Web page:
“Capture of the U-505” is a programmatic piece influenced by Wagner’s use of Leitmotif: a musical device in which a character, place, or idea is depicted through a musical theme. Throughout the work the top two drums represent the American Naval forces and the bottom drums the German U-boat, the U-505. The piece is comprised of four sections: The U-boat, The Chase, The Battle, and The Capture. The opening reveals the U-boat theme including the characteristic sound of the sonar ping. The one-handed roll technique depicts the rumble of the U-boat engines. The Chase is written in a canonic style in which one hand ‘chases’ the other. The left hand plays the bottom drums in the key of Bb while the right hand plays the top drums in the key of F. Eventually an ostinato is unveiled which rhythmically spells out the distress signal ‘S.O.S.’ in Morse code. In The Battle, small cloth bags filled with coins are placed in the center of the drumhead producing an explosion sound when the head is struck. At ‘agitato’ the performer should improvise for 10-20 seconds using, but not limited to, the given motives in a fragmented rhythmic style (devoid of an easily discernable pulse center). The texture of the improvisation should become increasingly dense throughout. The drums can be tuned to any pitch throughout this section (based on where the performer chooses to end the glissando effects) but should end with the drums in mid-range. A 4-line staff is also used to represent the four drums rather that delineate a specific pitch set. This section should depict the chaos, aggression, and ferocity of battle. An elongated glissando up the drums is used to portray the U-boat surfacing thus ending the battle (this phrase should be performed on the 32” and 29” drums). The Capture brings some of the beginning themes full circle. This time, however, the rumble of the engines is on the high drums representing the American convoy. The drums are tuned to a major tonality depicting a resolution of the conflict throughout. The sonar ping is no longer present but the motive carries on as the sub is towed away.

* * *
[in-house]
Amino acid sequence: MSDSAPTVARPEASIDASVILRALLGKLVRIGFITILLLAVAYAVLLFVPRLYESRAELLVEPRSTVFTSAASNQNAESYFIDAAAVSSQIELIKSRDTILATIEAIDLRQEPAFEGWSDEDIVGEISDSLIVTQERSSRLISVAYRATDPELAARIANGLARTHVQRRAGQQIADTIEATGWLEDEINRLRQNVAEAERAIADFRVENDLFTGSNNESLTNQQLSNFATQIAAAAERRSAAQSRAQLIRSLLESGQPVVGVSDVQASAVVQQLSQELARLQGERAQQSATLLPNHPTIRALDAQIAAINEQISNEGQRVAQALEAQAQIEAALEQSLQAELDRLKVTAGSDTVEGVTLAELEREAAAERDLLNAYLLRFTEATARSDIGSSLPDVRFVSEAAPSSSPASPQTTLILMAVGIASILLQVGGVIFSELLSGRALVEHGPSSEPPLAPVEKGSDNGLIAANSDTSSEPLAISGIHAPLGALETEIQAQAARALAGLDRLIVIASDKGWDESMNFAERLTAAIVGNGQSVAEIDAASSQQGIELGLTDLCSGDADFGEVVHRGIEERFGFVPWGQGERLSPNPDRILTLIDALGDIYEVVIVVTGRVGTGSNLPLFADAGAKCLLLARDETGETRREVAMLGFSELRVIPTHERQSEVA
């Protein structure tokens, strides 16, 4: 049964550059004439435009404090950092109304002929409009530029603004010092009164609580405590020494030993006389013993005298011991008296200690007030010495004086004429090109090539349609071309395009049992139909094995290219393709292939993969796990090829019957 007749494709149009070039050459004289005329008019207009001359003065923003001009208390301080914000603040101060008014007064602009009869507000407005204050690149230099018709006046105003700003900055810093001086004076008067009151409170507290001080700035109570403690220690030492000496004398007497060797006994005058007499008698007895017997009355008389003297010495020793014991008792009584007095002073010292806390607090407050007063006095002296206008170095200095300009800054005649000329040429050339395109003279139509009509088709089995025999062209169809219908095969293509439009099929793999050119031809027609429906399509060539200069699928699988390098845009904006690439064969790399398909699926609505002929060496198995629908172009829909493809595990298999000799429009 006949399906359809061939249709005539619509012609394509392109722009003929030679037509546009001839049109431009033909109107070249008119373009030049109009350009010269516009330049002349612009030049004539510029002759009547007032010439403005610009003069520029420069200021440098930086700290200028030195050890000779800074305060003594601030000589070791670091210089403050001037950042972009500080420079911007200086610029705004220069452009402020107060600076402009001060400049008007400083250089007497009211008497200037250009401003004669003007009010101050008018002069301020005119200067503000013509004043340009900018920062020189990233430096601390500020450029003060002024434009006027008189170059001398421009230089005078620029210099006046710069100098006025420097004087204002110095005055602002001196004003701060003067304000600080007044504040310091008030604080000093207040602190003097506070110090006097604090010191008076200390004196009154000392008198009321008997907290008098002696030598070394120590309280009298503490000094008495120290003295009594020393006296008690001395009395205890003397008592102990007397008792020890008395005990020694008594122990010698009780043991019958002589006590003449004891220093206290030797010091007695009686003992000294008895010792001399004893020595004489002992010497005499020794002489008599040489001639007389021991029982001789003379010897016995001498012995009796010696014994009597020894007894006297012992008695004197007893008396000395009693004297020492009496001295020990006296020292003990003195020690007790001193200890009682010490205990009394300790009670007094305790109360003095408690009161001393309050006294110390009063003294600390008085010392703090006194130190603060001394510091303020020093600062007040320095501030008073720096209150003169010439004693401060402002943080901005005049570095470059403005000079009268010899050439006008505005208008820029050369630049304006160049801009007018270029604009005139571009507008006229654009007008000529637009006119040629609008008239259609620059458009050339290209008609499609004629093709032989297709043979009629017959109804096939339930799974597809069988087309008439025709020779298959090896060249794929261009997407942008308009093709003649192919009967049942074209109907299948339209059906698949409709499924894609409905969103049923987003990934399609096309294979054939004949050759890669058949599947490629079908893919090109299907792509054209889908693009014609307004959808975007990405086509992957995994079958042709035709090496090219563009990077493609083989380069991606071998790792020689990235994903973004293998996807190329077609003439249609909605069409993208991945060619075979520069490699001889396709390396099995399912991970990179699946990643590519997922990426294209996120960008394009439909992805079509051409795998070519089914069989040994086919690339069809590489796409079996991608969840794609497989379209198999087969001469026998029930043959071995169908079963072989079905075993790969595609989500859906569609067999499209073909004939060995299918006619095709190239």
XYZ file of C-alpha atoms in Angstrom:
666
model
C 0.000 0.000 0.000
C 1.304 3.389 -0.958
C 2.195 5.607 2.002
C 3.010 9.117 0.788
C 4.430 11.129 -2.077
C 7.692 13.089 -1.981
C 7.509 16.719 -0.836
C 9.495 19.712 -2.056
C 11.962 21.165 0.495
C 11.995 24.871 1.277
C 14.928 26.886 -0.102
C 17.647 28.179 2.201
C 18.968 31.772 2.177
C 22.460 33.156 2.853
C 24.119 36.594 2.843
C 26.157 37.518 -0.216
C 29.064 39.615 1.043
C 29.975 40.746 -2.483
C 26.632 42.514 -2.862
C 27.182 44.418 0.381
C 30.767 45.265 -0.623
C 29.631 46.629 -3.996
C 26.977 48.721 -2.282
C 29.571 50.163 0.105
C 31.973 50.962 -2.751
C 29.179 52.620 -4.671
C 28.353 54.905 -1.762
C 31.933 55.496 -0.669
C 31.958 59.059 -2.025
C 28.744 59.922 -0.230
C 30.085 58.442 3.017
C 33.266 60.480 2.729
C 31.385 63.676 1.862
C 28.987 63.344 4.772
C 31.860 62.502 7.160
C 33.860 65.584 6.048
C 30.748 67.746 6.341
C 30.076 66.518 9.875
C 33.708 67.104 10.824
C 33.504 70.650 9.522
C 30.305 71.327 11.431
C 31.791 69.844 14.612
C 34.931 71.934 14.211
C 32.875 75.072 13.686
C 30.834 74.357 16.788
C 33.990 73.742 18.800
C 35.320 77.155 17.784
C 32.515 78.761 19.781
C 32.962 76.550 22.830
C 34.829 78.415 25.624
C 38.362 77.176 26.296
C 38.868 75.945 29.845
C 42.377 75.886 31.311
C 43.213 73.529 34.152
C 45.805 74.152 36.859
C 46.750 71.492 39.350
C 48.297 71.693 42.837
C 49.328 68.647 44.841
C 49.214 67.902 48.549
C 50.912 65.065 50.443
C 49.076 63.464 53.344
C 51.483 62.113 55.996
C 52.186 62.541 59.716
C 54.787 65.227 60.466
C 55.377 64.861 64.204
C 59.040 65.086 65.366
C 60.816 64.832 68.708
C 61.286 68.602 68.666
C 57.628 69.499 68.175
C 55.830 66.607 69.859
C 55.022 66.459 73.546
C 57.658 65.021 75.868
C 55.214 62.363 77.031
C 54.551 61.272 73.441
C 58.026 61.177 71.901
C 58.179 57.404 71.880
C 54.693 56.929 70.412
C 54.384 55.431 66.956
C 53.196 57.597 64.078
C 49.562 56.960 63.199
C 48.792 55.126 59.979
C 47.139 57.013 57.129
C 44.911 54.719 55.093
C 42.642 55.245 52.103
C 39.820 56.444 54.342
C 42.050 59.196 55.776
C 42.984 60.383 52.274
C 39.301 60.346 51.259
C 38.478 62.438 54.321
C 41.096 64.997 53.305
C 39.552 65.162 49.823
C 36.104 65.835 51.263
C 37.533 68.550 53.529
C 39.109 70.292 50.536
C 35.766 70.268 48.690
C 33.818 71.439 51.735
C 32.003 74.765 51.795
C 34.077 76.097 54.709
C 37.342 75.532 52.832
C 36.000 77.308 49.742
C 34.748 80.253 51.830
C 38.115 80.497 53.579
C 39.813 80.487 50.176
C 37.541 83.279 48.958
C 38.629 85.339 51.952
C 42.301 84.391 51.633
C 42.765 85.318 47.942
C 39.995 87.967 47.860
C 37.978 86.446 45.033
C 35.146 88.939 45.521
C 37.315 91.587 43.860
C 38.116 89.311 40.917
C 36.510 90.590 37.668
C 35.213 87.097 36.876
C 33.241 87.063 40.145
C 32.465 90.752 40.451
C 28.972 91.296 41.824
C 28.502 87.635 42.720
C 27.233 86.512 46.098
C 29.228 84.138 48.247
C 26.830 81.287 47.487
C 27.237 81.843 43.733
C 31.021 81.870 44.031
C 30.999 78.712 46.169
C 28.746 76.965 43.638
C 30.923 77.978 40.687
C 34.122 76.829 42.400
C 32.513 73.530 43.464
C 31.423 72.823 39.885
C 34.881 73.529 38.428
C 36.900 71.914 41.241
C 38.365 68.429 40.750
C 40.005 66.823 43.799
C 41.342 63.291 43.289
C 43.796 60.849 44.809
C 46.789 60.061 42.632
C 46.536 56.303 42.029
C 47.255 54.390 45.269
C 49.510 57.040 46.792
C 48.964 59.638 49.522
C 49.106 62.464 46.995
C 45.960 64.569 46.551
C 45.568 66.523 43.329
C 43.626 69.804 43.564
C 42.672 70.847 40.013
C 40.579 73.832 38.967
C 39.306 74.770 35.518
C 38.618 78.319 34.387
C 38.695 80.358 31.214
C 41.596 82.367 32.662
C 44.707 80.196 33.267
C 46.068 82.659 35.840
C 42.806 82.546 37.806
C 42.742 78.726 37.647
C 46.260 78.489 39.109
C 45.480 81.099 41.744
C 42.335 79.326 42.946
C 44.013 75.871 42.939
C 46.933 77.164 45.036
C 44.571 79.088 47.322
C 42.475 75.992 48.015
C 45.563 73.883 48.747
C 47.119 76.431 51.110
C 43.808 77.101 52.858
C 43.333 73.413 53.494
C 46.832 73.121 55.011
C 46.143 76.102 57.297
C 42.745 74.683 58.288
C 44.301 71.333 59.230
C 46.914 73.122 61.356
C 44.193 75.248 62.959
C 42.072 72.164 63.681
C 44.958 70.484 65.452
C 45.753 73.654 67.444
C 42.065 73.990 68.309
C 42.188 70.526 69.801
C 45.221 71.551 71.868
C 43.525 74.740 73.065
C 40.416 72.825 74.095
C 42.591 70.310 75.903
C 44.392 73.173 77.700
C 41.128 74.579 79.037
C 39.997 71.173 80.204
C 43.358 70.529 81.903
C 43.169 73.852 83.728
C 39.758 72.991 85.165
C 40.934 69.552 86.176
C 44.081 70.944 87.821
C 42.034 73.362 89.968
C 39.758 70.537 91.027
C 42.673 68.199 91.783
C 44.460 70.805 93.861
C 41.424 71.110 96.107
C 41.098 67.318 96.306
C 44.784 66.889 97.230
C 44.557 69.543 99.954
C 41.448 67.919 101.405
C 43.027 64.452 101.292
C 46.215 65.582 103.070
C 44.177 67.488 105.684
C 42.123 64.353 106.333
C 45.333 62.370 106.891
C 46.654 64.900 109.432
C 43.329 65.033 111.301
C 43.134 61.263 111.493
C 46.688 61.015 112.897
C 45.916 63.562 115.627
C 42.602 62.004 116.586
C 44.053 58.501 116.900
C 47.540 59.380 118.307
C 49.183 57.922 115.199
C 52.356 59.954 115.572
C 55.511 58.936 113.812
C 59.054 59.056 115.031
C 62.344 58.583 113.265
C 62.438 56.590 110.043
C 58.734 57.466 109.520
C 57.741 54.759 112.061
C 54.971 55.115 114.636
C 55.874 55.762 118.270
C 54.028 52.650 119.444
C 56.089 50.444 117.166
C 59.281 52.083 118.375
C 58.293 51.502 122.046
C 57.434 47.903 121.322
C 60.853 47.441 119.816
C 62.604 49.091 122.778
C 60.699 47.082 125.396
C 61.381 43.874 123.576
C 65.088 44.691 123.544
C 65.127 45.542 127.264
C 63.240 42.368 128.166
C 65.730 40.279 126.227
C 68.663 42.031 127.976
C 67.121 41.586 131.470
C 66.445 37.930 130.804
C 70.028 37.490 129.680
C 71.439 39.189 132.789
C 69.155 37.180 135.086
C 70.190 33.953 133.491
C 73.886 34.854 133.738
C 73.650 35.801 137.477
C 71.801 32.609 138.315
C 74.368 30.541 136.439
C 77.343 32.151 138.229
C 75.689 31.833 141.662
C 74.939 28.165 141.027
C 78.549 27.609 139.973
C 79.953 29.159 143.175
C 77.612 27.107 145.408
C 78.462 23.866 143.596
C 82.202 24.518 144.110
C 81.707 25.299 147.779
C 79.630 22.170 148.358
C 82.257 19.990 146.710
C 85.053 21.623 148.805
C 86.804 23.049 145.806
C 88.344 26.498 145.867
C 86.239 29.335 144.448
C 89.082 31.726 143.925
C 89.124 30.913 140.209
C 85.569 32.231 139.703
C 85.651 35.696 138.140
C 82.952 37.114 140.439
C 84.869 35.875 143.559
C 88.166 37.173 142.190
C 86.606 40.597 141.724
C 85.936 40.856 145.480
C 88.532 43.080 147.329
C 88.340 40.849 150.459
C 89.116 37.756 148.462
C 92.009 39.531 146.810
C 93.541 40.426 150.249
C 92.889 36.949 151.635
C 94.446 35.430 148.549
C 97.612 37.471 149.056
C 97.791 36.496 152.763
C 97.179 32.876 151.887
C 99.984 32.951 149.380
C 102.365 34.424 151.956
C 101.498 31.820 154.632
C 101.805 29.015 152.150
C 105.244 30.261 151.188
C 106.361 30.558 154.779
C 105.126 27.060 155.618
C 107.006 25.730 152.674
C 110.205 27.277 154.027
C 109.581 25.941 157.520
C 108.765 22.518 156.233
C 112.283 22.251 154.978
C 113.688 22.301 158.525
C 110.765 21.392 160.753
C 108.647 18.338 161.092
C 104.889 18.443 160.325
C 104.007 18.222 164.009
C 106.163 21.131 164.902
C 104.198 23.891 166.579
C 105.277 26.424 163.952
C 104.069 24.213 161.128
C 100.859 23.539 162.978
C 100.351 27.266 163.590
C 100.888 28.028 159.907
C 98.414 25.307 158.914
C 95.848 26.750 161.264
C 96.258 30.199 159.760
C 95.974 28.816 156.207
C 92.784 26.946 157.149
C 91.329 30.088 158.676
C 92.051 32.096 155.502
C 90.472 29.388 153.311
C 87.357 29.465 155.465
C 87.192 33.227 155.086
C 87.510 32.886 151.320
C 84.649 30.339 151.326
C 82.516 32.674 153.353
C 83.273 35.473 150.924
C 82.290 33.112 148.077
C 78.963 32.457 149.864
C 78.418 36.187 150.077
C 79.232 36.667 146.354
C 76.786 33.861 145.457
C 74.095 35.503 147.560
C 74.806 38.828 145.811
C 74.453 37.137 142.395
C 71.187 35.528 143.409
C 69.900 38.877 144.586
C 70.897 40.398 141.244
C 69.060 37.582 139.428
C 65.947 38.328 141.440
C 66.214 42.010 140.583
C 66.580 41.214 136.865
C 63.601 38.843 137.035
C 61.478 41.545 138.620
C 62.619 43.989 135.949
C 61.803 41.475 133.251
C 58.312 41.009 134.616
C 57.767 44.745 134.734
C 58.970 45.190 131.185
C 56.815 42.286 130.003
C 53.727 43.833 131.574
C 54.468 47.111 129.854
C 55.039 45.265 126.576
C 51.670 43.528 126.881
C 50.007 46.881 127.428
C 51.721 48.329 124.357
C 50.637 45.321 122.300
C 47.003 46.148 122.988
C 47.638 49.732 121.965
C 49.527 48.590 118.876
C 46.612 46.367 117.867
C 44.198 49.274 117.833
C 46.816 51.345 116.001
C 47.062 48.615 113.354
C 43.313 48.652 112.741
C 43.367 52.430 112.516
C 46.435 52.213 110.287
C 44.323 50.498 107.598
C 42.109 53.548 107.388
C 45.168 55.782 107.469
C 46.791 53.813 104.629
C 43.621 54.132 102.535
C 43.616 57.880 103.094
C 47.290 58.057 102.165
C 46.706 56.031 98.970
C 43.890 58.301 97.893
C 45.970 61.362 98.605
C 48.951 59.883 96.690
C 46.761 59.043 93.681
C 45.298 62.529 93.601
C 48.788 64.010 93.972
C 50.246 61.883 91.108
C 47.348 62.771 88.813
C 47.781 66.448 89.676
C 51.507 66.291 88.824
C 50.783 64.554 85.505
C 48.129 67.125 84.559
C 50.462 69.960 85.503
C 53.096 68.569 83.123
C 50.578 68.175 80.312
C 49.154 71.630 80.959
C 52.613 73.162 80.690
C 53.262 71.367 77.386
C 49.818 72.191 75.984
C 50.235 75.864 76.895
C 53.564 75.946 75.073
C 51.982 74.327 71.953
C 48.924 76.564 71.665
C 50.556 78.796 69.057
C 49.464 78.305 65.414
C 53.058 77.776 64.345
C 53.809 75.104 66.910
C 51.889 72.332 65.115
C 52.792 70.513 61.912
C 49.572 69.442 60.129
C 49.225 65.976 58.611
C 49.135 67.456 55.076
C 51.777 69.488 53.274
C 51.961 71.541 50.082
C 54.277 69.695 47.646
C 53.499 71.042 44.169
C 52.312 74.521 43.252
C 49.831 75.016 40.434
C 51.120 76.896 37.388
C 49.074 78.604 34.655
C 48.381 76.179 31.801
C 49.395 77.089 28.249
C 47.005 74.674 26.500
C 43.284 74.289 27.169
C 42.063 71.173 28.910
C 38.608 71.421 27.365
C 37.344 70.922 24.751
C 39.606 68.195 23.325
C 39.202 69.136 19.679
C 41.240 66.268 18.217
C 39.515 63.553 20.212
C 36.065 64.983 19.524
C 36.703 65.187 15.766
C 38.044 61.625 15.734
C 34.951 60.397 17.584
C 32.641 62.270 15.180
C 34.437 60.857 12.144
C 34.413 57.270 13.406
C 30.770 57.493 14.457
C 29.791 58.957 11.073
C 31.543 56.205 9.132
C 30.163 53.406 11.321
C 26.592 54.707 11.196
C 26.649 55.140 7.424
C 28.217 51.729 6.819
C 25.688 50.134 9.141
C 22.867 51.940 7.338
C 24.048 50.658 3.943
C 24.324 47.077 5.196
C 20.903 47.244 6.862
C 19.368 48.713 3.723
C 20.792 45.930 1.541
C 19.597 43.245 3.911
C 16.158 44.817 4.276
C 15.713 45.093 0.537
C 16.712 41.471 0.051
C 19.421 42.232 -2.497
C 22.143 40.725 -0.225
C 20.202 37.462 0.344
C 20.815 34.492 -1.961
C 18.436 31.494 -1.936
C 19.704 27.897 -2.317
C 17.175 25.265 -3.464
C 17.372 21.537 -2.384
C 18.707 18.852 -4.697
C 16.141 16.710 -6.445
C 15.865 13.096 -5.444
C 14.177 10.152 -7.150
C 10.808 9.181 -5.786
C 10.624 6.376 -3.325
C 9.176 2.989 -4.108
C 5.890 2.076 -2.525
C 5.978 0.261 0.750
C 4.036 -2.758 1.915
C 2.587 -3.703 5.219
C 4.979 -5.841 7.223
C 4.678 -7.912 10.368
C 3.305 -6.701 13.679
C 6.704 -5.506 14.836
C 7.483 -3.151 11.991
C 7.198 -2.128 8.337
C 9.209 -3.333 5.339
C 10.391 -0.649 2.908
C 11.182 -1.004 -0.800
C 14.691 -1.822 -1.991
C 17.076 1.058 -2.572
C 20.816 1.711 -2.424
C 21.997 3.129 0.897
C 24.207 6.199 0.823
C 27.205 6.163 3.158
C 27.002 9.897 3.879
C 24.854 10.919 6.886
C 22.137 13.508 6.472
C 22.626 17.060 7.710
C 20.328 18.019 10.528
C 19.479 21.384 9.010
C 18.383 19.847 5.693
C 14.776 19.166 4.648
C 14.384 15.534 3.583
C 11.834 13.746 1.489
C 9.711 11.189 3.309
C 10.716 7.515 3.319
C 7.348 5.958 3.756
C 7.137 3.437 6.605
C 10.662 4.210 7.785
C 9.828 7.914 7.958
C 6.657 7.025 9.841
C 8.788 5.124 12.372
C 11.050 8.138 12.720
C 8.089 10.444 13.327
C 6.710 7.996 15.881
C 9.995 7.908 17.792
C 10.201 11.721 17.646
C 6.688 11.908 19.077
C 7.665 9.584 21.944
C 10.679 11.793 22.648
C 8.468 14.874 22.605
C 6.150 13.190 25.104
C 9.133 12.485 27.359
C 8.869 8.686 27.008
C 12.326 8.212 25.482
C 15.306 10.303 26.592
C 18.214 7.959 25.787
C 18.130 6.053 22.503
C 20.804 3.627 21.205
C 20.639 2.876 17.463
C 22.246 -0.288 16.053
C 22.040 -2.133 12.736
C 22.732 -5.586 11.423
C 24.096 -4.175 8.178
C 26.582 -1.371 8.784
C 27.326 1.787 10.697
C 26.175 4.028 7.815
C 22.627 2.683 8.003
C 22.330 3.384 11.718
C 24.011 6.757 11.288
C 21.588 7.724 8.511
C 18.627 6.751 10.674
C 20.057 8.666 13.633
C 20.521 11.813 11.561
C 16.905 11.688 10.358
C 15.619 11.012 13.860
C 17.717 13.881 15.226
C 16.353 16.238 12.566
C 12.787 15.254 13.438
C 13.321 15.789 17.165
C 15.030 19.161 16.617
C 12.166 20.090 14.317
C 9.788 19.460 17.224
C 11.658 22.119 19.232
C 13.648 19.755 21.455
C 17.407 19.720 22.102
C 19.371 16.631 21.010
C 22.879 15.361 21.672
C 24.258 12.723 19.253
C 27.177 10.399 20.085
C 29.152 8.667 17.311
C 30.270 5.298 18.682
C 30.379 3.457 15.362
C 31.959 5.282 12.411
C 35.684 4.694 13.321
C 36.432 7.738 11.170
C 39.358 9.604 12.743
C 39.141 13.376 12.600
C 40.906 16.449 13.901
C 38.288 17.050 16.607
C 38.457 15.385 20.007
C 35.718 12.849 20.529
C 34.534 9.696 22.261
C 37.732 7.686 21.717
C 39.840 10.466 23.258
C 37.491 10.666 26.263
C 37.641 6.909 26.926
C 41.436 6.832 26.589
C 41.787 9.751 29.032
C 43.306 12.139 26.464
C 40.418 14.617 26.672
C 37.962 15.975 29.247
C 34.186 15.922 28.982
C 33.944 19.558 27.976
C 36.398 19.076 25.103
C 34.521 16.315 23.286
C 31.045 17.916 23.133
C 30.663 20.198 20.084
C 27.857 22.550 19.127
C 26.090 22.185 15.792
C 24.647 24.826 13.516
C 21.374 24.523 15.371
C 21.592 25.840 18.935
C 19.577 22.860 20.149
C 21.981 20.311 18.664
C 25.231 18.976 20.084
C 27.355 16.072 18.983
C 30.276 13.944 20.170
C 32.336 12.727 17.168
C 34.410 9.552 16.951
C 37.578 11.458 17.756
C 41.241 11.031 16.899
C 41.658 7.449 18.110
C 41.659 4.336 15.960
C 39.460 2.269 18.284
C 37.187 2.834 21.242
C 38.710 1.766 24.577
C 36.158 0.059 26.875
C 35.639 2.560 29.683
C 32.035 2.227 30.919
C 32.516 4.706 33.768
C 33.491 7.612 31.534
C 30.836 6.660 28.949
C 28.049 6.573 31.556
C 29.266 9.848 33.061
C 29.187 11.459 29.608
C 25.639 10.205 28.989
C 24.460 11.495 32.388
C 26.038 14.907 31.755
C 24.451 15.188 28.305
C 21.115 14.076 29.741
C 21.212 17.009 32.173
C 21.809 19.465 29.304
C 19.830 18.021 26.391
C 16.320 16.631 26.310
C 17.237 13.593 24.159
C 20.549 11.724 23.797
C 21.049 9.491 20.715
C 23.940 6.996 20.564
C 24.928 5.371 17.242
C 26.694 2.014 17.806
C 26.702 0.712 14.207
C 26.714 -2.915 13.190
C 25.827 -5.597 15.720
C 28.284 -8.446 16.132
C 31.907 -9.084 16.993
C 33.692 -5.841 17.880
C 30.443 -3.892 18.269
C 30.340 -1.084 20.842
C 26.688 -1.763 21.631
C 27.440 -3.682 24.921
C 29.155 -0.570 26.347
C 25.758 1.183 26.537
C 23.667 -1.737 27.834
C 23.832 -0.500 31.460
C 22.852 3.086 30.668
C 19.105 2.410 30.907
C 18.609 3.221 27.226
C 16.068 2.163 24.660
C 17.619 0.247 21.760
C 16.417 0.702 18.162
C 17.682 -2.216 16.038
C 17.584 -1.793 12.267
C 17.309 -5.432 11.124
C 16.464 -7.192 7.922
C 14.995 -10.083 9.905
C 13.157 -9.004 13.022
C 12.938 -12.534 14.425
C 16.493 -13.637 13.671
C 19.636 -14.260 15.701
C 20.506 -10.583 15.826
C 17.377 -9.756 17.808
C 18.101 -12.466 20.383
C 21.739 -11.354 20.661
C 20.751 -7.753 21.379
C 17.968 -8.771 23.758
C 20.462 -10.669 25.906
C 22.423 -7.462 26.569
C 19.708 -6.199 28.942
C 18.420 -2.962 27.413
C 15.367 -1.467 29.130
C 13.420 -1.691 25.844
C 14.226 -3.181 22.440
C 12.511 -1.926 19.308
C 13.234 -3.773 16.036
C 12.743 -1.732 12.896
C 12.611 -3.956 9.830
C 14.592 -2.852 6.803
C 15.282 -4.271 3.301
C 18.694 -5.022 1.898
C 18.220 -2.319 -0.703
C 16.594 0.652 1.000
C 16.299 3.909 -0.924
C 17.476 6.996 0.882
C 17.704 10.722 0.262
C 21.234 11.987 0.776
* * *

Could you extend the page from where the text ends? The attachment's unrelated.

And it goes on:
Special thanks to Jim Campbell, Robert Parks, Brett Paschal, and Brian Zator for their encouragement and guidance on this composition. -John Willmarth